Historical Accounting

Historical cost is the amount of cash or cash equivalents paid or accrued for the purchase of production facilities, assets, or products. It also represents the original cost of fixed assets acquired for a fee and the sum of actual expenses of an organization for acquisition, construction, and manufacturing. Historical cost can be also defined as the price that is paid by a company for ownership or use of a definite asset (Bakar 2007). This cost includes necessary payments for asset’s transportation and installation for provision of services during production processes or other operations of a company (Hendriksen 1992).

The concept of accounting model that is based on historical cost estimation was established for cases where prices of production units are stable or change rarely (Hendriksen 1991). This kind of accounting does not make any predictions about demand for a product or any changes in purchasing power (Horngren 2009). Information that is obtained through historical accounting is important for owners and creditors who want to know everything about production expenses (Henke 1991). This information can be also necessary for stockholders because production costs make up the biggest part of company’s expenses that decreases its profits.

Historical cost accounting is a traditional and standard form of accounting used by companies due to its conventions that are much better to use and easier to understand than alternative accounting methods (Spiceland 2009). Historical cost accounting is the most effective method for decision making due to production costs minimization (Ijiri 1975). It is preferred because it is rather easy to see and understand what makes production such expensive. The next advantage of historical cost accounting method is its transparency, which makes it impossible to manipulate costs and prices of production (Sharma 2010). Furthermore, historical cost accounting makes it possible to control the effectiveness of management through income and profit coefficients (Carmichael 2003). This accounting method is rather useful and effective in business management; that is why this system is seen as traditional and the most popular one (Lal 2009).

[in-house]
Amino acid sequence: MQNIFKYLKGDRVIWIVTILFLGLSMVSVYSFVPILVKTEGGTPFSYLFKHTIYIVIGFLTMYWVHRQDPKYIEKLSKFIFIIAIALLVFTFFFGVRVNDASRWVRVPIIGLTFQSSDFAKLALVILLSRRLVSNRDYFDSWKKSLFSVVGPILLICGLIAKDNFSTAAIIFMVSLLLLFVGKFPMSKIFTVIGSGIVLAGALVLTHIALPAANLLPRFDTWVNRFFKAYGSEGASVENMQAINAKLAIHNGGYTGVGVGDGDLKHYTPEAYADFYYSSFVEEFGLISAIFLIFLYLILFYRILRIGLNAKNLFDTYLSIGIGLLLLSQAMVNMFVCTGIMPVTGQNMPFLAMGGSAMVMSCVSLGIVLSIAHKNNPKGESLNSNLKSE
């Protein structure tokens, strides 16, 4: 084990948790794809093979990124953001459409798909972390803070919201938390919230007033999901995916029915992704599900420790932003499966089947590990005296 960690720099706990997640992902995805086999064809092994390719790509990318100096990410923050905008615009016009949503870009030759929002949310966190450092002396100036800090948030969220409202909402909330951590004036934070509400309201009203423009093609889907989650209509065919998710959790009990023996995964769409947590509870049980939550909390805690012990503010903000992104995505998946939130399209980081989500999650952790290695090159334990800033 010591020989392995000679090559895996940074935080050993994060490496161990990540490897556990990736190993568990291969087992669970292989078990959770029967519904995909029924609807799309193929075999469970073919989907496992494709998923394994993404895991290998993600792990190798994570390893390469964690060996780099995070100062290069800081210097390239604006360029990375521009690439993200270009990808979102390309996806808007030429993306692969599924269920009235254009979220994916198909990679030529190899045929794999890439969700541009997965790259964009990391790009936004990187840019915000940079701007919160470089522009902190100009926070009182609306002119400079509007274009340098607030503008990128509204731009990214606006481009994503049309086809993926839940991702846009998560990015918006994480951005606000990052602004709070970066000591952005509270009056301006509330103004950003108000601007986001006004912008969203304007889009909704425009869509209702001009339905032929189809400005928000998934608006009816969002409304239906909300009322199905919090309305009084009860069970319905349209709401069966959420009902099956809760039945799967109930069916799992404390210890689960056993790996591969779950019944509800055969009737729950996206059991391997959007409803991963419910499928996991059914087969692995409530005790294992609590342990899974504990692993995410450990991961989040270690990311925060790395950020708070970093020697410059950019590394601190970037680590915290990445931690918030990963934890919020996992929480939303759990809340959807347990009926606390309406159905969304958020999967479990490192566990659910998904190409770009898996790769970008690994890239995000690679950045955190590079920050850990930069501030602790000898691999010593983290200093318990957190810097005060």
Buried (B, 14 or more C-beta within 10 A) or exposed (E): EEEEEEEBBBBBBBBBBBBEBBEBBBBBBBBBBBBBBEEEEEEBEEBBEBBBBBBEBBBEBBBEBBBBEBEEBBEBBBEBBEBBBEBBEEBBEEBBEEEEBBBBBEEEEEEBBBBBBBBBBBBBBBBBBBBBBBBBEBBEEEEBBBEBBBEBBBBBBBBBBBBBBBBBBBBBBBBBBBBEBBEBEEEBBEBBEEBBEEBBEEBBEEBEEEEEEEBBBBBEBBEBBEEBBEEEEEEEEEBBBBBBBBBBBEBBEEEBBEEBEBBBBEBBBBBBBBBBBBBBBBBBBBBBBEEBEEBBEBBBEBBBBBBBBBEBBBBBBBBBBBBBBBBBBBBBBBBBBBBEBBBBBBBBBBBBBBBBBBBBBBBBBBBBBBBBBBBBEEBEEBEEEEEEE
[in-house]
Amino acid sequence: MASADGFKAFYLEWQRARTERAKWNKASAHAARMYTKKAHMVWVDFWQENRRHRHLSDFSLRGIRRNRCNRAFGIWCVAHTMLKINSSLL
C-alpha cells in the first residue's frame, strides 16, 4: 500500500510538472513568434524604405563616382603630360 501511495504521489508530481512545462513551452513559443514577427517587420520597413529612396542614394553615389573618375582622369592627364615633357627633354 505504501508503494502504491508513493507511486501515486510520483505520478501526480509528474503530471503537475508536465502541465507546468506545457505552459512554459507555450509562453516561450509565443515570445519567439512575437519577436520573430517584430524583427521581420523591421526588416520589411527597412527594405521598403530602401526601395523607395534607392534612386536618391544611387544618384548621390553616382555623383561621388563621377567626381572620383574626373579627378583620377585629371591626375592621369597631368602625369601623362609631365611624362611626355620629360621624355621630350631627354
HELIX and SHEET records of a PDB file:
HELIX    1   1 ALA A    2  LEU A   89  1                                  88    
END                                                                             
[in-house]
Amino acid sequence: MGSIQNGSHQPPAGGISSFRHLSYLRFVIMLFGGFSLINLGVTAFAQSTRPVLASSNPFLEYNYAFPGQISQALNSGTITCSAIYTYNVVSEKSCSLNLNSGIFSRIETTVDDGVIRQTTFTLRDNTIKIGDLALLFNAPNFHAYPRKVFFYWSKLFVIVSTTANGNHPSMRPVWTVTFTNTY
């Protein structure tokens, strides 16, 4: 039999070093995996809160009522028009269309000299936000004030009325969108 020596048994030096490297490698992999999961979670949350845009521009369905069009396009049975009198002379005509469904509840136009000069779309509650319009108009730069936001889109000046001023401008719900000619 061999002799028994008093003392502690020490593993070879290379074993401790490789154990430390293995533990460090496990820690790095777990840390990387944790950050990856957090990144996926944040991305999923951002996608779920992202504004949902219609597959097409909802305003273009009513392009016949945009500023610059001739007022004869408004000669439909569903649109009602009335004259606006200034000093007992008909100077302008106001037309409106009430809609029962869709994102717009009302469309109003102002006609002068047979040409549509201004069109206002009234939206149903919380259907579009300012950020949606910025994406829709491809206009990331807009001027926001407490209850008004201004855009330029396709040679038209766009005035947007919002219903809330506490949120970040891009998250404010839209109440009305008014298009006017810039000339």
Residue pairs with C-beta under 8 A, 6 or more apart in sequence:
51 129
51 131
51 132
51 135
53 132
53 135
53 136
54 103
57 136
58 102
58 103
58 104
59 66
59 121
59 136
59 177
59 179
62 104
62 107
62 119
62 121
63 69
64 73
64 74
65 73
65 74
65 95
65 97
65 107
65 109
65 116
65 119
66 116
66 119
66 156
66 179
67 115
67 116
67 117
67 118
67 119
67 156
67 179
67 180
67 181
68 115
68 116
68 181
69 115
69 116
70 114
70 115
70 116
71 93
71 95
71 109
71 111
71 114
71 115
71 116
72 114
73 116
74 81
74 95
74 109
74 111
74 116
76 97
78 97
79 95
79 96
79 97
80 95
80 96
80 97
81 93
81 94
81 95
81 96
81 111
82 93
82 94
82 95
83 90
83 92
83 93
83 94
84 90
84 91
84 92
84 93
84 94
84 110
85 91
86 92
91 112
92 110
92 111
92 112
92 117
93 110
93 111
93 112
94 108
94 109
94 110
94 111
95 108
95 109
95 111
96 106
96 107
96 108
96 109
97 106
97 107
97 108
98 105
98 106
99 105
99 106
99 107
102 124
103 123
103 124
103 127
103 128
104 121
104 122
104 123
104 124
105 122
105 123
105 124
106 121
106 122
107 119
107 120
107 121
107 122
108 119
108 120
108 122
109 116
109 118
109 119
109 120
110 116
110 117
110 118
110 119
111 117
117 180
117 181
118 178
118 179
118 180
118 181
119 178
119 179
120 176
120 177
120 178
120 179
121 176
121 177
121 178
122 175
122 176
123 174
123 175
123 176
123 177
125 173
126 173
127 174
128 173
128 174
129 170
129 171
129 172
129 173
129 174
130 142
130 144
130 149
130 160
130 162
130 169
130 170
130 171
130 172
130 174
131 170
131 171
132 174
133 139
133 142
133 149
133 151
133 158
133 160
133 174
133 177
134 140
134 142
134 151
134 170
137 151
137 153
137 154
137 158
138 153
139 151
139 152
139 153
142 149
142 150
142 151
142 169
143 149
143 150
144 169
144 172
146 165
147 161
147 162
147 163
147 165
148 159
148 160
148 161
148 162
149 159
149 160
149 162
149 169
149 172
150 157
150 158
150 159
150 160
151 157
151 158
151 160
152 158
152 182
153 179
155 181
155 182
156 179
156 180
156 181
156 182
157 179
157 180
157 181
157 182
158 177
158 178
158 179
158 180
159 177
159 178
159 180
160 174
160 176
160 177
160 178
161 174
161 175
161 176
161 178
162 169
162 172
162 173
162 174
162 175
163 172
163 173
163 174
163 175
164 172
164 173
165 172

Limitations of historical cost accounting can be seen in the fact that this method does not give any information about current assets of a company (Weygandt 1996). It also does not record opportunity costs of the older assets’ usage, and neither does it measure changes in values of assets caused by inflation and other economic changes.



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